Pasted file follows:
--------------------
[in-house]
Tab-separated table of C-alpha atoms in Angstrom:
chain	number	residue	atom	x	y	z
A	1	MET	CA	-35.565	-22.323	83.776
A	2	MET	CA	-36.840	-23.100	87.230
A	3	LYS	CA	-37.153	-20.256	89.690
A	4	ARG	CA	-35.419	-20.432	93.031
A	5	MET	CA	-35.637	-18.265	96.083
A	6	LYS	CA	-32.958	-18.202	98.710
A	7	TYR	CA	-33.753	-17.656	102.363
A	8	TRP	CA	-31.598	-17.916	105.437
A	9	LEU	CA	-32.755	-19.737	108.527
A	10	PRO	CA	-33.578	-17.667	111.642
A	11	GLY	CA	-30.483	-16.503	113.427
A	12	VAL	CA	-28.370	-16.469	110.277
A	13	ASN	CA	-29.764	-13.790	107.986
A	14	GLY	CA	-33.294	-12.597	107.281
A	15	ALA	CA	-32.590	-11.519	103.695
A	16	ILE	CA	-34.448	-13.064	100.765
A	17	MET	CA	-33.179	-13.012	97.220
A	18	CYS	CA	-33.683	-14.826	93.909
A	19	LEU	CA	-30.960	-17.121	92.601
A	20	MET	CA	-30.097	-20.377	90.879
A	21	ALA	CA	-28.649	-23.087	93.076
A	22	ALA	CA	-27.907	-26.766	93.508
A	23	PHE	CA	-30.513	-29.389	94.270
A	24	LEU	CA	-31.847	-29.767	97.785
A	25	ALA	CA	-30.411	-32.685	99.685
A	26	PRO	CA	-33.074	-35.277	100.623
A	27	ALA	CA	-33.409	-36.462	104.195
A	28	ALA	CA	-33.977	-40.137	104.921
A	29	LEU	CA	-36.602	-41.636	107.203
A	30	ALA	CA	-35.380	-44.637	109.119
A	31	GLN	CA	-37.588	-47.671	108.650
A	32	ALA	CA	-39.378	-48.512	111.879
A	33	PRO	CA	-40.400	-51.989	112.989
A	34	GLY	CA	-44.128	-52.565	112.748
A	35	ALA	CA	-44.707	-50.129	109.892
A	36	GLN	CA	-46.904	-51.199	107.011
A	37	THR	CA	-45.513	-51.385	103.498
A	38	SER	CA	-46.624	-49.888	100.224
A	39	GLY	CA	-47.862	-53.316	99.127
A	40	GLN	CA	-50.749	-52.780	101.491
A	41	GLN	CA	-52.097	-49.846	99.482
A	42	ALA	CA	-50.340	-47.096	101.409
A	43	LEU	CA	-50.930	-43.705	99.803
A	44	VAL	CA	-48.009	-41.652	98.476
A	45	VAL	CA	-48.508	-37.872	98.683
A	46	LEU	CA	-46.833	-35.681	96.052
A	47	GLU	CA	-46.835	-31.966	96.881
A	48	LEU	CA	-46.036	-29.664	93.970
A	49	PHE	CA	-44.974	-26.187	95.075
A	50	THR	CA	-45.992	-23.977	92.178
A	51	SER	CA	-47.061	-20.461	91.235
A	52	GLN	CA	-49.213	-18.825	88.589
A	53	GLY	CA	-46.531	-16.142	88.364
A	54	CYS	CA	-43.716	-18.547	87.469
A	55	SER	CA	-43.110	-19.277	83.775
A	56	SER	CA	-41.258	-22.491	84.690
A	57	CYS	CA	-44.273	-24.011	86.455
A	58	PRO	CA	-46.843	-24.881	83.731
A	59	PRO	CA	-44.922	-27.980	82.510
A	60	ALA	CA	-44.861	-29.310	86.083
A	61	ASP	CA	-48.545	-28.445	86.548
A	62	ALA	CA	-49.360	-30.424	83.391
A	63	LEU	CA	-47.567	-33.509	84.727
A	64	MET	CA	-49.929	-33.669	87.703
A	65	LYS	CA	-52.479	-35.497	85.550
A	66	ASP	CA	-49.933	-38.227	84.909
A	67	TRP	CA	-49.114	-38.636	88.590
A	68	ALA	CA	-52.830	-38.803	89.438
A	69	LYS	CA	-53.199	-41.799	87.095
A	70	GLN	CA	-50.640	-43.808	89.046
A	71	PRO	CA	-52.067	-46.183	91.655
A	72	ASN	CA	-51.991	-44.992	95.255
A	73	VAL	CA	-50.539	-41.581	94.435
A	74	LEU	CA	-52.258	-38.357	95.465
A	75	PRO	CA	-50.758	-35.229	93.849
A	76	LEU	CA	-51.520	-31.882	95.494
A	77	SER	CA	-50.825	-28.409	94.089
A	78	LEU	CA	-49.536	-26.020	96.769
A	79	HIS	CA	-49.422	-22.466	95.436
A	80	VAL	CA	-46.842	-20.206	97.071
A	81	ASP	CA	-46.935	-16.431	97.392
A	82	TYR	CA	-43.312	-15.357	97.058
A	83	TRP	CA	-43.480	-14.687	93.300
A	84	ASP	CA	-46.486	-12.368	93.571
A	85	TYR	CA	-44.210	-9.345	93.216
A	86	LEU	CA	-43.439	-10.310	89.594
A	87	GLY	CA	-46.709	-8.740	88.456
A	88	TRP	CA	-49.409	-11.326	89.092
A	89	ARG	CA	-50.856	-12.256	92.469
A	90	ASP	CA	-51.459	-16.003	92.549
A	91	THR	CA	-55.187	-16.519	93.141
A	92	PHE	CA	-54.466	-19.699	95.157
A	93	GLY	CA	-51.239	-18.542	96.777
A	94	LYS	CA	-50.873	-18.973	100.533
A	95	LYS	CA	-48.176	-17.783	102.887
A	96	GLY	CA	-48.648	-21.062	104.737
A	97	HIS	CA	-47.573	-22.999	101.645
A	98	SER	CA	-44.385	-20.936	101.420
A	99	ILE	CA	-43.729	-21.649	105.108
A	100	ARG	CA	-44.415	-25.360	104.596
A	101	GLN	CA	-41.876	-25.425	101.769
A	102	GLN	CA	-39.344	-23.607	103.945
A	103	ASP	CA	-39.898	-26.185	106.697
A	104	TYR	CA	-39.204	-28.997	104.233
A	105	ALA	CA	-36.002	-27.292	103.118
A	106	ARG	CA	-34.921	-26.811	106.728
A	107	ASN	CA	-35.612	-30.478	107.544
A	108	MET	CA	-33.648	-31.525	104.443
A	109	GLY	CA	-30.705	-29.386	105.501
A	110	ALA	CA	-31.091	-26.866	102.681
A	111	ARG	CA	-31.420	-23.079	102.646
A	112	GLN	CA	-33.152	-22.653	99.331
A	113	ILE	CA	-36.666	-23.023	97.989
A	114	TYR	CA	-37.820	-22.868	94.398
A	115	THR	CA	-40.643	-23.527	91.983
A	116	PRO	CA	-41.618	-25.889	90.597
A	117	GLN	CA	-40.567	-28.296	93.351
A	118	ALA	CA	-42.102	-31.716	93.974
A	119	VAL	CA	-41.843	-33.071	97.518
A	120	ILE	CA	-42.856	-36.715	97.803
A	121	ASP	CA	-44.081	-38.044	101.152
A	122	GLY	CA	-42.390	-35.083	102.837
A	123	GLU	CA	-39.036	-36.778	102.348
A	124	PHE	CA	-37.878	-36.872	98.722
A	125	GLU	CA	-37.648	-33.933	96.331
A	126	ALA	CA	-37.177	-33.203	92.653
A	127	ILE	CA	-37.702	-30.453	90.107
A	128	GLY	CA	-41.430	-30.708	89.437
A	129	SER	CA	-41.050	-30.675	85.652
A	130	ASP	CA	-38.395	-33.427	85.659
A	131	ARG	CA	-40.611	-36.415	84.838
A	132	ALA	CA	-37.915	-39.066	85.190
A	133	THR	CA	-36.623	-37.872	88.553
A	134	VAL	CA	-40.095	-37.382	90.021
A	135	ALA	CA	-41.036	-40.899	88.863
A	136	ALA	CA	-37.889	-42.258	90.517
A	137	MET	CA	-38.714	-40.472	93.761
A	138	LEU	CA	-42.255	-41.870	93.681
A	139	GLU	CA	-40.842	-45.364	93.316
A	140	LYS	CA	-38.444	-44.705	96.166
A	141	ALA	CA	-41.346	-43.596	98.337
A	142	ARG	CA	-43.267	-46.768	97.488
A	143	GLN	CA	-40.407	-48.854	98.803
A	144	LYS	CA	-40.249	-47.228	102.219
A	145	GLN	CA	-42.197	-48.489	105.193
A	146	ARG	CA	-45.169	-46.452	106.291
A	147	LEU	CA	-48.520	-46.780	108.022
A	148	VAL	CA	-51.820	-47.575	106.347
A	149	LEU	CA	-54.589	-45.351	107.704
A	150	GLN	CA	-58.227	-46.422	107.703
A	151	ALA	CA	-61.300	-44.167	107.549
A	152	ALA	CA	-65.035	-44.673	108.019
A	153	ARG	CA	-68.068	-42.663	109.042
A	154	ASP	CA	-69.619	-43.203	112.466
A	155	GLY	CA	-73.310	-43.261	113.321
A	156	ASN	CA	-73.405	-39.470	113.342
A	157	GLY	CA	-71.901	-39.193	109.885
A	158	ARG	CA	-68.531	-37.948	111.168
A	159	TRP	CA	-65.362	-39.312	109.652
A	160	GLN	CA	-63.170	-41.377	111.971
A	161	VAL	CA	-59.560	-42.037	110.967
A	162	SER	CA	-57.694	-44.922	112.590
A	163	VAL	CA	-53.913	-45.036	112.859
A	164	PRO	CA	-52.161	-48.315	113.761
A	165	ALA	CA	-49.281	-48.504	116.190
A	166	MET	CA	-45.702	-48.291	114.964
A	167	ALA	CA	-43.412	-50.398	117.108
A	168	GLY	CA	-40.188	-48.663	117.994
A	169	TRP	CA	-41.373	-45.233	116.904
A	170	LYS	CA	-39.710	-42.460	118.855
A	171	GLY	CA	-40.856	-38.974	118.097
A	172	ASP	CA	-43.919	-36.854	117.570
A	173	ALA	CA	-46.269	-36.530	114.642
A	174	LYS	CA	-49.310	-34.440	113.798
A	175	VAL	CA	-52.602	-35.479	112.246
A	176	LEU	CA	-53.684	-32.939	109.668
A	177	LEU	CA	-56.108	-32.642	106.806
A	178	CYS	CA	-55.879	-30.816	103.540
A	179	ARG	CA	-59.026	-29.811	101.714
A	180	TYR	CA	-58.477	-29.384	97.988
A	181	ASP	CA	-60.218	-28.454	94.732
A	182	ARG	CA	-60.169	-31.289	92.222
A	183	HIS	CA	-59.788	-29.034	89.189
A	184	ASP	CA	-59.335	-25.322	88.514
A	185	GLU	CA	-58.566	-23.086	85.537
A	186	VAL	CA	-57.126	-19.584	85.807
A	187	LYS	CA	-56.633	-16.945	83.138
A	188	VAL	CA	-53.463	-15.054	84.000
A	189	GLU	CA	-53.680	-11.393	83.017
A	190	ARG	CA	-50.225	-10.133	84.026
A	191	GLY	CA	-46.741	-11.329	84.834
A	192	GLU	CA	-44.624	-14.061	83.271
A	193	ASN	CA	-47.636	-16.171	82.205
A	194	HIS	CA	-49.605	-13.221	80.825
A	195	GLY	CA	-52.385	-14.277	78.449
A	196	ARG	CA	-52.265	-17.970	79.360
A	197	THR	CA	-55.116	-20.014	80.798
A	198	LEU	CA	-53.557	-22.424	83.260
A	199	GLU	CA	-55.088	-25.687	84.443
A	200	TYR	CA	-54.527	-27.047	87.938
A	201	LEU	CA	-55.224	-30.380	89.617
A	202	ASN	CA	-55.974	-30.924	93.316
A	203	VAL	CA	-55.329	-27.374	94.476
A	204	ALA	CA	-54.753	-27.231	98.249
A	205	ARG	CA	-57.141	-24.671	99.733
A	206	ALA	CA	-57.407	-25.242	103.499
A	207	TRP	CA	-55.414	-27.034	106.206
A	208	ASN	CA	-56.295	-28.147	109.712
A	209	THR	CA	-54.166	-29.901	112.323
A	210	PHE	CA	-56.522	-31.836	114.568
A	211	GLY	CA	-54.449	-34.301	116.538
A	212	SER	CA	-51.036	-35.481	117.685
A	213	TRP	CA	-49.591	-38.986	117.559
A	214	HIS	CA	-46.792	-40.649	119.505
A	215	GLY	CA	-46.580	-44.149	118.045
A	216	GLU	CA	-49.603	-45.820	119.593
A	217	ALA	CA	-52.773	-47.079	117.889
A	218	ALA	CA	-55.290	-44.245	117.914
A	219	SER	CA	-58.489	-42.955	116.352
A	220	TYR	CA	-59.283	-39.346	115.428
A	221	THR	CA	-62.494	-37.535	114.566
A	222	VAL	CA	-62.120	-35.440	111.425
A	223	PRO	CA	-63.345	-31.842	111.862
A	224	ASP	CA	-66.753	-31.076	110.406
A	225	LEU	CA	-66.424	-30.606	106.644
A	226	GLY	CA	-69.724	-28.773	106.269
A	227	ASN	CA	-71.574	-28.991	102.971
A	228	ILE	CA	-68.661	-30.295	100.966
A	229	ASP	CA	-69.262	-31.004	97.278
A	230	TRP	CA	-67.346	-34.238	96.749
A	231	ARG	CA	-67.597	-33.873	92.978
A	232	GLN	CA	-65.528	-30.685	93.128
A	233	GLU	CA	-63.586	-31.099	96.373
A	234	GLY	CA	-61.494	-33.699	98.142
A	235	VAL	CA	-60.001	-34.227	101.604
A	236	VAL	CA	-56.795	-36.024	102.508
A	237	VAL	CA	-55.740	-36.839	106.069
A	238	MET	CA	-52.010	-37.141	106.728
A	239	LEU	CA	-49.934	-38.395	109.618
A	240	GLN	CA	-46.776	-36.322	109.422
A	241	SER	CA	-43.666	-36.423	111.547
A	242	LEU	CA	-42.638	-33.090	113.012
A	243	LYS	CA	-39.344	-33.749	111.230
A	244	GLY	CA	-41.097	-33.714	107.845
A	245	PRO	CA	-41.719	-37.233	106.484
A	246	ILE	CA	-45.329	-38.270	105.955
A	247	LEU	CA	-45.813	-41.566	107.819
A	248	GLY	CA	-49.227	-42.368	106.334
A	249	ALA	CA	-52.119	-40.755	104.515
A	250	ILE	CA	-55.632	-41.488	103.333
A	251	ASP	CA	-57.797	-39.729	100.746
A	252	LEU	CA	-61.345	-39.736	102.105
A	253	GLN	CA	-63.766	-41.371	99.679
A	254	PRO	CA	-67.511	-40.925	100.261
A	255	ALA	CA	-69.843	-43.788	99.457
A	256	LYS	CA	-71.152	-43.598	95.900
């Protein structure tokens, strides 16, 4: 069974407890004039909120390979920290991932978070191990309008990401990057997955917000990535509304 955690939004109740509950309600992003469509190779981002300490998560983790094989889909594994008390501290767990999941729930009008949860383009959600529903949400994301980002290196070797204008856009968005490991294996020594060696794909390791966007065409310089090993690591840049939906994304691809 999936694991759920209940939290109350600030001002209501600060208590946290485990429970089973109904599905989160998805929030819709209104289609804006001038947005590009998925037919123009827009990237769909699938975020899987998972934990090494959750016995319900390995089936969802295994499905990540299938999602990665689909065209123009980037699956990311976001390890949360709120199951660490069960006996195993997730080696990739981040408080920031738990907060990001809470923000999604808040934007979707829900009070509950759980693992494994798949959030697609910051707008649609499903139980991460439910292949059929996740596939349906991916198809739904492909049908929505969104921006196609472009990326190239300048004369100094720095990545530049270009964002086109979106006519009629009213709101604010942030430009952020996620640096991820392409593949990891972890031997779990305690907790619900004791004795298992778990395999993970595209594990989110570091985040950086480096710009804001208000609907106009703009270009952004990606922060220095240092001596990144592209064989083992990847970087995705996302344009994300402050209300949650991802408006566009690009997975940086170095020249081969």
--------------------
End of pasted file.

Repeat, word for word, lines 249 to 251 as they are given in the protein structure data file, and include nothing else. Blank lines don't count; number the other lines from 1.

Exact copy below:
A	246	ILE	CA	-45.329	-38.270	105.955
A	247	LEU	CA	-45.813	-41.566	107.819
A	248	GLY	CA	-49.227	-42.368	106.334